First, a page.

About 150 pages into Ričardas Gavelis's Vilnius Poker, I am overcome with the desire for visual images of the city of Vilnius itself—one of the strongest presences in this dark and gripping novel.

Gedimino Prospekt, Vilnius, Lithuania

"Gedimino Prospekt, Vilnius, Lithuania" by Nigel Burton

She improvises as she speaks, returning to the same place (in the story and in the city) a hundred times, or turning in circles, or wandering aimlessly. She starts to talk about her village, about her grandparents, and I know we'll shortly turn up in Gediminas Square. Mentioning her husband, we're surely cutting across Vokiečių Street (now it's Muziejaus). Her jazz of words and routes has become part of me; we're not just walking through Vilnius, but through my internal streets, too.

Vilnius nuo Geležinio Vilko tilto

"Vilnius nuo Geležinio Vilko tilto" by Vygintas Račinskas

The water of the Neris turns and turns in a circle, you can wade into the same stream many times. You can scoop up a handful of water that saw the founding of Vilnius, drink a gulp the Iron Wolf once drank. You fling a pebble into the murky current, it plops into the water, and its echo summons some ancient sound, words pronounced once upon a time—maybe even your own.

Romanov church, Vilnius

"Romanov church, Vilnius" by Kimbar

I remember the day and the place very well. The same place: across from the Russian Orthodox Church on Basanavičiaus Street. The day was sunny and clear—not just externally, but also on the inside.

Gediminas Castle

"Gediminas Castle" by Muz10

Now Vilnius itself is a dream city, a ghost city. [...] Only the ancient castle in the new city is unavoidably real: a lonely tower, emerging from the overgrown slopes of the hill—the phallic symbol of Vilnius. It betrays all secrets. The symbolic phallus of Vilnius: short, stumpy and powerless. An organ of pseudo-powers that hasn't been able to get aroused in a long time.


"I6" by sandalas

Vilnius is a giant cocktail, stirred together by the insane gods of fog. If a city could exist alone, without people, Vilnius would be the City of all cities. But it's people who express the spirit of a city, and if you attempt to understand what the figures in Vilnius's streets mean, what that atrophying spectacle in which you yourself play means, you'd immediately realize you're dreaming.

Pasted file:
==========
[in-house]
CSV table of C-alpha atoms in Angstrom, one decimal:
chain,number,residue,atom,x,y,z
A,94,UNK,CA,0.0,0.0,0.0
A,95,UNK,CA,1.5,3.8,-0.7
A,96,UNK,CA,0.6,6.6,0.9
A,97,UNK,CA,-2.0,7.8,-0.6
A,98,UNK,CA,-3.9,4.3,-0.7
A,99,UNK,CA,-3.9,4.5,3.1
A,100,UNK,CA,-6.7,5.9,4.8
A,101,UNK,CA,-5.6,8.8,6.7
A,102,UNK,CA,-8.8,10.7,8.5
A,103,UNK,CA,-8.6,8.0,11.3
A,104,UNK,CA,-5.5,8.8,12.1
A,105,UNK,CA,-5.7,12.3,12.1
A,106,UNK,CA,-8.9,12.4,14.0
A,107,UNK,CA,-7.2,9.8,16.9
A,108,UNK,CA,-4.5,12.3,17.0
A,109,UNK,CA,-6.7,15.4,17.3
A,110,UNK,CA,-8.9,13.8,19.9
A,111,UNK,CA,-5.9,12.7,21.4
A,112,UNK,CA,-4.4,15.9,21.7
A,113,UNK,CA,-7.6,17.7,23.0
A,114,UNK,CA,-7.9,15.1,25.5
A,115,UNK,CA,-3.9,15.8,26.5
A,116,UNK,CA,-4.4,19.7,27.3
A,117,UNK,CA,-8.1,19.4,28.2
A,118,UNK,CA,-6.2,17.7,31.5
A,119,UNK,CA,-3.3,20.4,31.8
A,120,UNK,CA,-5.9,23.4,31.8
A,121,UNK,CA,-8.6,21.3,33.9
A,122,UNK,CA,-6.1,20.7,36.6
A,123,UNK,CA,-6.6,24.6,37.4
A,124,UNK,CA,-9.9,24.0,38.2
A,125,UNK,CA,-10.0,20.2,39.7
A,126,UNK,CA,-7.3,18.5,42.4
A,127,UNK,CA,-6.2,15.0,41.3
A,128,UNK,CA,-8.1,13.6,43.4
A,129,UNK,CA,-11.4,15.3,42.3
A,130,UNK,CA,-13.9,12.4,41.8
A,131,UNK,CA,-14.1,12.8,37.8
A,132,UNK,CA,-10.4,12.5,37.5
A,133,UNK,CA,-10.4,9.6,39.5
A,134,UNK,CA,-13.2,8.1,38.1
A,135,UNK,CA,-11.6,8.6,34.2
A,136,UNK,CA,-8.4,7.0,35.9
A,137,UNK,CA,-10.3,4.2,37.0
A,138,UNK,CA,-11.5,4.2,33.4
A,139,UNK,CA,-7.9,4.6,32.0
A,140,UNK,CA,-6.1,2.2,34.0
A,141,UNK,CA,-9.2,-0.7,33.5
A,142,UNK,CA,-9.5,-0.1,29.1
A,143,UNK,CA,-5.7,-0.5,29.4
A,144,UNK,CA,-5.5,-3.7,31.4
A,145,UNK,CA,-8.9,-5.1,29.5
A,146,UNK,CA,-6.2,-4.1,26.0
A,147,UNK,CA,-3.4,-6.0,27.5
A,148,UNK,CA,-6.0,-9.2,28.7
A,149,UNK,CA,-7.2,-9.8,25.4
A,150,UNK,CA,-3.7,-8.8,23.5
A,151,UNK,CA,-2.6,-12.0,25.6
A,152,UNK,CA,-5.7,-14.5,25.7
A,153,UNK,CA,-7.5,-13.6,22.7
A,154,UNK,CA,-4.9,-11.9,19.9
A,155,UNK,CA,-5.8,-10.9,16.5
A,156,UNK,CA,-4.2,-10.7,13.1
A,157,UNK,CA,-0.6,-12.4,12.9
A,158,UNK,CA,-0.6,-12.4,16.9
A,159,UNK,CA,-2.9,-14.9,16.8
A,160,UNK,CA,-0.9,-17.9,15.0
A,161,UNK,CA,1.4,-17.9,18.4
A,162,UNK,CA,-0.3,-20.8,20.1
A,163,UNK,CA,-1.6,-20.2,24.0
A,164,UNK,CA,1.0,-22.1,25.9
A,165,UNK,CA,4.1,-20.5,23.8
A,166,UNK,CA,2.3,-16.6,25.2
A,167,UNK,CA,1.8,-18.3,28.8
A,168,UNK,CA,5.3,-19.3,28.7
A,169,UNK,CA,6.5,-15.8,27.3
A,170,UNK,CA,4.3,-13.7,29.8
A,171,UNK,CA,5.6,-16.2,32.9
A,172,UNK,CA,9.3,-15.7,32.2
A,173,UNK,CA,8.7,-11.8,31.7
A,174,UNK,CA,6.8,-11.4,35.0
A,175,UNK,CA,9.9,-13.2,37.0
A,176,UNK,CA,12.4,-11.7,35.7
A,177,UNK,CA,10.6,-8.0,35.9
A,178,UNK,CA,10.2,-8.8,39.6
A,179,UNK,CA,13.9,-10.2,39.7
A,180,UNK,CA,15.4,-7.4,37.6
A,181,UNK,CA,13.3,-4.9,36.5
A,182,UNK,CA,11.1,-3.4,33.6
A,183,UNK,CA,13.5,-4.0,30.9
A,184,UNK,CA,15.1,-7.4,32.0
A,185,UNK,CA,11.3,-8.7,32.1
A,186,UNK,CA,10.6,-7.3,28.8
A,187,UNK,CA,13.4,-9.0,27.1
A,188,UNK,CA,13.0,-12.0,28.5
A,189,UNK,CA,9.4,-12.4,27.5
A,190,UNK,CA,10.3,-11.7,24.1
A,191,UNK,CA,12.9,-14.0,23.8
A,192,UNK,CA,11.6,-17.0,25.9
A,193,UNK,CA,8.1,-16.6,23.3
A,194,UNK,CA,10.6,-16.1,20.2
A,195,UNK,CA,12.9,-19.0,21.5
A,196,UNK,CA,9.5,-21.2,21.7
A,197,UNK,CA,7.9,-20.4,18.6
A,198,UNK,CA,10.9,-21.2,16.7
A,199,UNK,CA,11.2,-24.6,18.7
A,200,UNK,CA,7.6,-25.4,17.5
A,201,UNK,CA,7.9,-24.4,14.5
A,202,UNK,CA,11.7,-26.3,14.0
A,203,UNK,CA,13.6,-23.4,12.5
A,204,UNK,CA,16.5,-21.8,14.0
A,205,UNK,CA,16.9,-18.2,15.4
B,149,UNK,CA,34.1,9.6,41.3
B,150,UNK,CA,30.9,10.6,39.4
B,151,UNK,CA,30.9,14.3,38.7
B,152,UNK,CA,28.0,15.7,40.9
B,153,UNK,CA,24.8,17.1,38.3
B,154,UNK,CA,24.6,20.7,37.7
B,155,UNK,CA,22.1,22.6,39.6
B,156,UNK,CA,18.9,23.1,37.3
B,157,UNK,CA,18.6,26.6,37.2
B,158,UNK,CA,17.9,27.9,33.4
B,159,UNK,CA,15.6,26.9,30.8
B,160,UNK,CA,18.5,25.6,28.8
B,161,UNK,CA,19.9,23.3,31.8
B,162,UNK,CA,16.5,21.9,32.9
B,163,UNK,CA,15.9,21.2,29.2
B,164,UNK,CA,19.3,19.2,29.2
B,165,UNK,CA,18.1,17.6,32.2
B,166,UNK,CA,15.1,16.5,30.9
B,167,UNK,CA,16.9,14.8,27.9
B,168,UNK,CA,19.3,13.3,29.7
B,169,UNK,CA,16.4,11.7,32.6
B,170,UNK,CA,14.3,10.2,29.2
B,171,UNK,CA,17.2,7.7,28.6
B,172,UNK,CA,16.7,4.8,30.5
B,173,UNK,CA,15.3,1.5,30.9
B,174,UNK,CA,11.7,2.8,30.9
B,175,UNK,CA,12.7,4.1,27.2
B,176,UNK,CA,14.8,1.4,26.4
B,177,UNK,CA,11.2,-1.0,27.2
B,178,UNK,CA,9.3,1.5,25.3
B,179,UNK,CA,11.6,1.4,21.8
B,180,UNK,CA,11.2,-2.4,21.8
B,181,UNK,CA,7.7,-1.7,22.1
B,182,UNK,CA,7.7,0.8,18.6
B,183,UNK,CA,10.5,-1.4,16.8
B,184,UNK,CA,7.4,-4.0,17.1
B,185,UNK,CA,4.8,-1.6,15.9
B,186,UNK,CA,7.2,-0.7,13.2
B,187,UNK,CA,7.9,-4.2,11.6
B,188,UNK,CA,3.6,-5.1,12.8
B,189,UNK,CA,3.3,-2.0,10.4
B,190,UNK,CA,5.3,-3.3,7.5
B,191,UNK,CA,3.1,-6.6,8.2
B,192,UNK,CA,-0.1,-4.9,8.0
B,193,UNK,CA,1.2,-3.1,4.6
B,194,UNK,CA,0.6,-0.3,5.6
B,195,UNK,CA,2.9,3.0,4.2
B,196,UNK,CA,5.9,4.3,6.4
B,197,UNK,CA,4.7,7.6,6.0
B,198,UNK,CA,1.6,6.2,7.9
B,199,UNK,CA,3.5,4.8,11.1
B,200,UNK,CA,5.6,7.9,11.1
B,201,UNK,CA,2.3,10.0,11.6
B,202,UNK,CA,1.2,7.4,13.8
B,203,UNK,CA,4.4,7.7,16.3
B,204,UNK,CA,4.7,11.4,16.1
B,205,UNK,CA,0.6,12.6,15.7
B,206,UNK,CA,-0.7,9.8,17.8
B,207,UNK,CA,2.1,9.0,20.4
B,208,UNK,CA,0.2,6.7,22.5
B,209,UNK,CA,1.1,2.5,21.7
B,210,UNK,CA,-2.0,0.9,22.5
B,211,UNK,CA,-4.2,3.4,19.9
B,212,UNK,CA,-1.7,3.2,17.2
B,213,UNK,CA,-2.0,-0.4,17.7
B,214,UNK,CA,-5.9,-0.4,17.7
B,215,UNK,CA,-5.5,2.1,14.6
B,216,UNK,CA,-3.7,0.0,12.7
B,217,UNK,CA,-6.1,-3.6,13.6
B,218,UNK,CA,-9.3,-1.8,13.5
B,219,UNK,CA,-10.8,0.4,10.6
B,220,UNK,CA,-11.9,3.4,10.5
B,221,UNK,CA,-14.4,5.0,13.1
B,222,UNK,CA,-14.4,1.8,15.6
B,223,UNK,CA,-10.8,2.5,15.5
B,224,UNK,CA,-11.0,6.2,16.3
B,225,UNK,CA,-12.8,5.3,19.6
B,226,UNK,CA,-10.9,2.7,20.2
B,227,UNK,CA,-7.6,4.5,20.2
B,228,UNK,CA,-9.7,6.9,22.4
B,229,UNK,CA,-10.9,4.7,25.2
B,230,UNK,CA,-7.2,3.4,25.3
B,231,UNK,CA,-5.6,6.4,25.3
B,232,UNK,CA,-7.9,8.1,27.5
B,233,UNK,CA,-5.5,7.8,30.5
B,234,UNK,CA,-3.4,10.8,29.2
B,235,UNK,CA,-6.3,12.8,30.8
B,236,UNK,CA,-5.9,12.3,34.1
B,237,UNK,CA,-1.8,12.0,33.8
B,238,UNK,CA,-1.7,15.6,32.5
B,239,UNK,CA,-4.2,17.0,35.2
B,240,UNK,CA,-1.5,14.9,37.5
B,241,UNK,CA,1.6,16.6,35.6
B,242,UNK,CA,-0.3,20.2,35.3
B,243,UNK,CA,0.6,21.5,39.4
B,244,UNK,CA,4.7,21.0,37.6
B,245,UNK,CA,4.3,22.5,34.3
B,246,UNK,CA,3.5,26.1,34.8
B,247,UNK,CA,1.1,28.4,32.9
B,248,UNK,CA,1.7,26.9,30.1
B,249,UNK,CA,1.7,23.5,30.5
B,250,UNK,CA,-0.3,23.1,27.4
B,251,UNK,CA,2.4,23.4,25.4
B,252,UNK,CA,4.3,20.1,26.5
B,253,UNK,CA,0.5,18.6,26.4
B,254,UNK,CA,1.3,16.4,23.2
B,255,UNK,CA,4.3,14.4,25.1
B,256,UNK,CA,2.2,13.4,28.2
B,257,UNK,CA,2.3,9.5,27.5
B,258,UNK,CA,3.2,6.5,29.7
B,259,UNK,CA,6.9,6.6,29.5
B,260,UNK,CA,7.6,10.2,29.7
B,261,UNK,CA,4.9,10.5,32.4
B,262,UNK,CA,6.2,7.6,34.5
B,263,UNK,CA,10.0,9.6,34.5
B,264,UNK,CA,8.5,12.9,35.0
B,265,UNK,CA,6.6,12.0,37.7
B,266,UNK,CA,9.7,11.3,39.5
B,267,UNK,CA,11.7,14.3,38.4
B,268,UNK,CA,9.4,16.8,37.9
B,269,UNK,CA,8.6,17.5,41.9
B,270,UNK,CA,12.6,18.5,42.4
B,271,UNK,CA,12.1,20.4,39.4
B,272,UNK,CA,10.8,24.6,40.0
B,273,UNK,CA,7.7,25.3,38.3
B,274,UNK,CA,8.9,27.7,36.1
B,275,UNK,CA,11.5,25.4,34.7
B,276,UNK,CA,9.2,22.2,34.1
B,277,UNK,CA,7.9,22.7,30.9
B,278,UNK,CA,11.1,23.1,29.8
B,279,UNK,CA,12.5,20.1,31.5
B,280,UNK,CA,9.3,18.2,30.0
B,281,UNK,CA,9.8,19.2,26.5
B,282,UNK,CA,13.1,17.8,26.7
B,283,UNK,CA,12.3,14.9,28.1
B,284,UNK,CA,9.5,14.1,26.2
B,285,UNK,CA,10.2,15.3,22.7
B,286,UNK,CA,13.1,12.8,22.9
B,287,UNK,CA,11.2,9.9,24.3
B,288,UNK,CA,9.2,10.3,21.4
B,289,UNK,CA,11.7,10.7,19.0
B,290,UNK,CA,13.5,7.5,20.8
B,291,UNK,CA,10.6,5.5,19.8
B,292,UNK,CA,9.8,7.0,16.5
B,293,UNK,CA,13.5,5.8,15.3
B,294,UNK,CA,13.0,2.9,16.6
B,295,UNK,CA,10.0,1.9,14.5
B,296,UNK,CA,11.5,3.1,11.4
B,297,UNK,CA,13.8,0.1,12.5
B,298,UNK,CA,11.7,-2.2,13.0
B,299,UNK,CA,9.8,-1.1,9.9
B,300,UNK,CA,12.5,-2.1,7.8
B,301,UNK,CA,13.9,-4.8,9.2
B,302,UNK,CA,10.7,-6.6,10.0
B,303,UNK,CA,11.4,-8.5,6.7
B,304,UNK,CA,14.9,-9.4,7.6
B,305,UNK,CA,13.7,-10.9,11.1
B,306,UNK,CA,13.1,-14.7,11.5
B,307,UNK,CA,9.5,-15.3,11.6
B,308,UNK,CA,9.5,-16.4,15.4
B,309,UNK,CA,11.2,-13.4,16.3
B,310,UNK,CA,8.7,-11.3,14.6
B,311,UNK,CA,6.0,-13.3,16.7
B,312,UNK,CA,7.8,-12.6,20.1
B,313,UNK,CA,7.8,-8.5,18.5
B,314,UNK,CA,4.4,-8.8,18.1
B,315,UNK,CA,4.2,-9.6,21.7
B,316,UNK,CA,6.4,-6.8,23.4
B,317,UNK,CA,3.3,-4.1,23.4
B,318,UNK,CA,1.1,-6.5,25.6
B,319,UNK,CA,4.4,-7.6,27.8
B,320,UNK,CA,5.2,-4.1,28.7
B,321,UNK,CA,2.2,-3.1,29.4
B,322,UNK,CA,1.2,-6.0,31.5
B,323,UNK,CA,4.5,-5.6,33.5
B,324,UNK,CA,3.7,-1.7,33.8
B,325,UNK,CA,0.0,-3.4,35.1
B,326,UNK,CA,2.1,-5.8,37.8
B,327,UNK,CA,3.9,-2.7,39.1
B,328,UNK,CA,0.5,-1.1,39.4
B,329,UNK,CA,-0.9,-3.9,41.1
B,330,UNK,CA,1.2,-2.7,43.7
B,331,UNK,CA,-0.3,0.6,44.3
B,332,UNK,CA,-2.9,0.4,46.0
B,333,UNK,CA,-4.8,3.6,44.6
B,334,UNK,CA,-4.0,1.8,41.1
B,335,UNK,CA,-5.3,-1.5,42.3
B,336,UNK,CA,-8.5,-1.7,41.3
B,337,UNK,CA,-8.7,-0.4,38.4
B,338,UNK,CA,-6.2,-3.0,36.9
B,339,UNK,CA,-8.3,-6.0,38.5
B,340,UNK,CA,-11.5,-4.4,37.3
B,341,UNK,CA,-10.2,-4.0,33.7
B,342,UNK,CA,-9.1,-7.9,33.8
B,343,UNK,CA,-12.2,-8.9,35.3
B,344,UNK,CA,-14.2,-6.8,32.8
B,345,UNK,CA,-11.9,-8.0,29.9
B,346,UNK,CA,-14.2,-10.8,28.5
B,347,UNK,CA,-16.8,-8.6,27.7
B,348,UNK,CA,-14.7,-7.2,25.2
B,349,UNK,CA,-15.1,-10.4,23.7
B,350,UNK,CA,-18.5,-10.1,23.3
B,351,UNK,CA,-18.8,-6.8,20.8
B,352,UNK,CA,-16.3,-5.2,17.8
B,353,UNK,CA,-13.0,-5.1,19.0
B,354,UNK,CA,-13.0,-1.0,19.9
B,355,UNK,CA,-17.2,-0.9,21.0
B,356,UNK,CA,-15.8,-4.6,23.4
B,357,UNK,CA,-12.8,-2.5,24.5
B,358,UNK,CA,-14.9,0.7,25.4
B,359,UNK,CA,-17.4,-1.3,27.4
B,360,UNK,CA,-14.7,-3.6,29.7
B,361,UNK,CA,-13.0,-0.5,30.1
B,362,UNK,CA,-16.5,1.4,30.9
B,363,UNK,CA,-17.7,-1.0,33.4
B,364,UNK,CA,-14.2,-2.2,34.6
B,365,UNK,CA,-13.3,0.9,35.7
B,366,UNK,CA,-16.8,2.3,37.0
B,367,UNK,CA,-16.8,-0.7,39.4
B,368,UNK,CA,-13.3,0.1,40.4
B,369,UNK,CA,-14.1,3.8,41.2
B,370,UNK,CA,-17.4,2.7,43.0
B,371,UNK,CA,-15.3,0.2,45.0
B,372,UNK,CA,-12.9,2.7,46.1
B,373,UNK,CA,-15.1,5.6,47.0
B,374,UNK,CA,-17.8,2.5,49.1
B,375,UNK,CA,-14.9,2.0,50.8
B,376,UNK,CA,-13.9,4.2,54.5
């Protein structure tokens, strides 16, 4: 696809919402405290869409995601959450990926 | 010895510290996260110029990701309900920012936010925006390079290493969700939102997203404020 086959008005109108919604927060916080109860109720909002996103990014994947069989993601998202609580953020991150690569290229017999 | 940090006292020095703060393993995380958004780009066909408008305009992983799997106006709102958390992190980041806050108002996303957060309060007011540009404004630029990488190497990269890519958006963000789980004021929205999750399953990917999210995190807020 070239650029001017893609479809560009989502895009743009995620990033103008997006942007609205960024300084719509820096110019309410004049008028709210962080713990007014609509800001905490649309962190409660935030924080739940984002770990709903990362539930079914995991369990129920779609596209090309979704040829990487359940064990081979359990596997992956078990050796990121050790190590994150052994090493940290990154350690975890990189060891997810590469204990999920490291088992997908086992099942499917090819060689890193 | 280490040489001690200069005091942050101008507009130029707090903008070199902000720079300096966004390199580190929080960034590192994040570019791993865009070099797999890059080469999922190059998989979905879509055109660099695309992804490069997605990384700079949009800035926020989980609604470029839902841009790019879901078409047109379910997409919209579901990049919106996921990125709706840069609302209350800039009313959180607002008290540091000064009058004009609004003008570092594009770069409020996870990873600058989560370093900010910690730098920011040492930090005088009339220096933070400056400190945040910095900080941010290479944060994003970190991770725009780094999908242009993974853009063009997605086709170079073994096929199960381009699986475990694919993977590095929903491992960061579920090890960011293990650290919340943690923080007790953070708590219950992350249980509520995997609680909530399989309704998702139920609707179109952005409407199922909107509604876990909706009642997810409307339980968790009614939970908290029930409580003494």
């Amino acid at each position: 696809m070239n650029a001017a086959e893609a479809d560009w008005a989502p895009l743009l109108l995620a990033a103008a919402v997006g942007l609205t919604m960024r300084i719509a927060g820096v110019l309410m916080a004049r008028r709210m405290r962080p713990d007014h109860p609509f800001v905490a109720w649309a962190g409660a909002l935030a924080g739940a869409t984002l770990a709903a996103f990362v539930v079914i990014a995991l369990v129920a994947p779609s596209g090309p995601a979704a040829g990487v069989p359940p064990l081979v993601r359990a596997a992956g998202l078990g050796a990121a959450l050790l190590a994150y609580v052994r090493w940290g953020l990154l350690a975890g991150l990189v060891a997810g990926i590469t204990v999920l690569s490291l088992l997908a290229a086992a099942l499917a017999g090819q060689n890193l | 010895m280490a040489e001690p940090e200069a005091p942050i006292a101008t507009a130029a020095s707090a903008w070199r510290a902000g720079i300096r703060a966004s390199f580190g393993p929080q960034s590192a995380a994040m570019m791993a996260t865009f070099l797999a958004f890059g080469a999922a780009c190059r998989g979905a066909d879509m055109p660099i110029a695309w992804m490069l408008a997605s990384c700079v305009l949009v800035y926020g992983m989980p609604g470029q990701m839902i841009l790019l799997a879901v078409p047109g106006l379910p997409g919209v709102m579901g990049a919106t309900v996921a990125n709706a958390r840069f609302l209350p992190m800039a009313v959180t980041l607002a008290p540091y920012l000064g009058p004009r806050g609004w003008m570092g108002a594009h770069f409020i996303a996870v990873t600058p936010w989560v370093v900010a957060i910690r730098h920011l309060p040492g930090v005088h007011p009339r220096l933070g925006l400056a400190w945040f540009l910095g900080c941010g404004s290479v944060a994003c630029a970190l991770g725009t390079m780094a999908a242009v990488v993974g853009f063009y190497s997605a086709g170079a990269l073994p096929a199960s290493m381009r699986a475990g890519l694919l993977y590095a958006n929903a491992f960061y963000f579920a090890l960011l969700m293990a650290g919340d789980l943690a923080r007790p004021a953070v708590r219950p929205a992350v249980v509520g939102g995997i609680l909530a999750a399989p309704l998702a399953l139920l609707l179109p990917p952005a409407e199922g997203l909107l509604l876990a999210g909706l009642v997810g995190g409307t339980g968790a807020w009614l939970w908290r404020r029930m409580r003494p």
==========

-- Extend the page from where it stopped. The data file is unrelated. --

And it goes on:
I walk slowly through a dream called Vilnius, while the weird sensation that all of this has already been pierces my brain. Once I went down the street in exactly the same way, in exactly the same way I considered what the dream—the yellowish leaves, blown about by the wind, and the old house in the depths of a garden—could mean...


"Vilnius" by Peter Gutierrez

I got dressed and went out to wander the streets. Something inside of me forced me to take just exactly that route, pushed me along like a doll. Vilnius turned into an empty, meaningless labyrinth in which you could wander until you died without ever understanding there is no exit, that this is an absolute labyrinth. The kind where you'd never come across a dead end—that's how gigantic it is.

All excerpts from Vilnius Poker, by Ričardas Gavelis, translated from the Lithuanian by Elizabeth Novickas.


  • wow... gorgeous, and very nicely put together.

  • Brilliant, Emily, thank you. I've also been trawling the web for evocative photographs of Vilnius. First and foremost the book brings to mind post-war Vienna, which comes across wonderfully in the shots you discovered. I've seen a reference somewhere, I think Bookslut but I may be mistaken, to this book being to Vilnius what Ulysses is to Dublin.

  • Wow. The book sounds interesting and with the photos, just gorgeous!

  • Oh Emily, lovely post. Thanks so much for putting this together! I love the first photo especially, and the last.

    I do have to say that I imagined Gediminas Castle as larger...but it makes so much sense that it is as it is, of course. :)

  • Raidergirl: Thanks! They really helped me with the reading, as well.

    Anthony: Glad you like it! The Ulysses/Vilnius Poker comparison occurred to me too - there is that occasional novel that summons up place so strongly, and this is definitely one of them.

  • Stefanie: I'm really enjoying the book! And it's making me want to visit Vilnius.

    Sarah: Glad you like it! Re: Gediminas Castle, doesn't his description make so much sense as you look at it? It really does have a certain flaccid quality about it. From what I can gather, it was larger once, but that tower is all that remains of the original castle.

  • When I saw the first pictures I was going to comment "what a lovely city, I should really visit it some time" and then I saw the latter and they are so dark! (but not less beautiful). It must really help to have a picture of the place when you read a book that is set in a specific city.

  • Interesting sequence, Emily, esp. the first and the last selections (I follow Sarah in this regard!). Unfortunately, I'm at a spot in the novel where I'm enjoying it but not as much as I was in the I hope these pix revive my flagging interest.

  • I have to admit to not starting the book yet but you are making me want to go get it now. Great concept for a post. Just lovely.

  • Iris: Oddly, even though Gavelis's prose depictions of Vilnius are every bit as bleak as the bleakest of these images, he's somehow still making me want to visit. Odd, I know! I don't always feel the urge to see images of the settings I'm reading about, but in this case the city is such an important character in its own right.

    Richard: Are you further along than I am, or not as far? I feel like in the last 20 pages or so the tone has shifted a bit...but I'm still quite engaged. Sounds like this may be an interesting discussion...

    Frances: Thanks! Glad I could provide some motivation. :-)

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    link to Wolves 2011 reading list
    link to more disgust bibliography